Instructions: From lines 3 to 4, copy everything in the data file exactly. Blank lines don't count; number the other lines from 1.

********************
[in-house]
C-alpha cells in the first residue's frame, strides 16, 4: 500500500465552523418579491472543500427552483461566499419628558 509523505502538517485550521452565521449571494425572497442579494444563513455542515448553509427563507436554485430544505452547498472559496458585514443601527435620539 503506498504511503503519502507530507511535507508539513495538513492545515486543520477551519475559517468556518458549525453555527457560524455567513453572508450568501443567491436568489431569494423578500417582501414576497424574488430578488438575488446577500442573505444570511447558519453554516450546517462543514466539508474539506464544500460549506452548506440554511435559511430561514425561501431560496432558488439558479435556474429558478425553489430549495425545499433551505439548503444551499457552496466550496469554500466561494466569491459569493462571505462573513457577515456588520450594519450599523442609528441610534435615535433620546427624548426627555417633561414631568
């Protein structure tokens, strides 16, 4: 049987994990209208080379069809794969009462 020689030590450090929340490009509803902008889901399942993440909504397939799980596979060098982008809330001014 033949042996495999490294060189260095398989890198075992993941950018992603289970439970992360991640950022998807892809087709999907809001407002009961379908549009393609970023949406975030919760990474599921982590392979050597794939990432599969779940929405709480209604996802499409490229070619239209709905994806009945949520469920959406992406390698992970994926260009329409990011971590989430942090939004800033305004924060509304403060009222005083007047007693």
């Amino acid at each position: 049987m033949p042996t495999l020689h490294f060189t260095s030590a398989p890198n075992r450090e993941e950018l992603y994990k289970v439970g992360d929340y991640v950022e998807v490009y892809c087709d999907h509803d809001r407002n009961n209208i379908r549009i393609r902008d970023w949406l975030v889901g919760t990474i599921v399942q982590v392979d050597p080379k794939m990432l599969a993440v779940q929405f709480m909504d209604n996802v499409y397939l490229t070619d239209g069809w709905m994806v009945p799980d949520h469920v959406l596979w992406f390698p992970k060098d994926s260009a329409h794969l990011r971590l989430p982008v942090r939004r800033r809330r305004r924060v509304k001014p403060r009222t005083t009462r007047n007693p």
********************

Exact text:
């Protein structure tokens, strides 16, 4: 049987994990209208080379069809794969009462 020689030590450090929340490009509803902008889901399942993440909504397939799980596979060098982008809330001014 033949042996495999490294060189260095398989890198075992993941950018992603289970439970992360991640950022998807892809087709999907809001407002009961379908549009393609970023949406975030919760990474599921982590392979050597794939990432599969779940929405709480209604996802499409490229070619239209709905994806009945949520469920959406992406390698992970994926260009329409990011971590989430942090939004800033305004924060509304403060009222005083007047007693």
């Amino acid at each position: 049987m033949p042996t495999l020689h490294f060189t260095s030590a398989p890198n075992r450090e993941e950018l992603y994990k289970v439970g992360d929340y991640v950022e998807v490009y892809c087709d999907h509803d809001r407002n009961n209208i379908r549009i393609r902008d970023w949406l975030v889901g919760t990474i599921v399942q982590v392979d050597p080379k794939m990432l599969a993440v779940q929405f709480m909504d209604n996802v499409y397939l490229t070619d239209g069809w709905m994806v009945p799980d949520h469920v959406l596979w992406f390698p992970k060098d994926s260009a329409h794969l990011r971590l989430p982008v942090r939004r800033r809330r305004r924060v509304k001014p403060r009222t005083t009462r007047n007693p």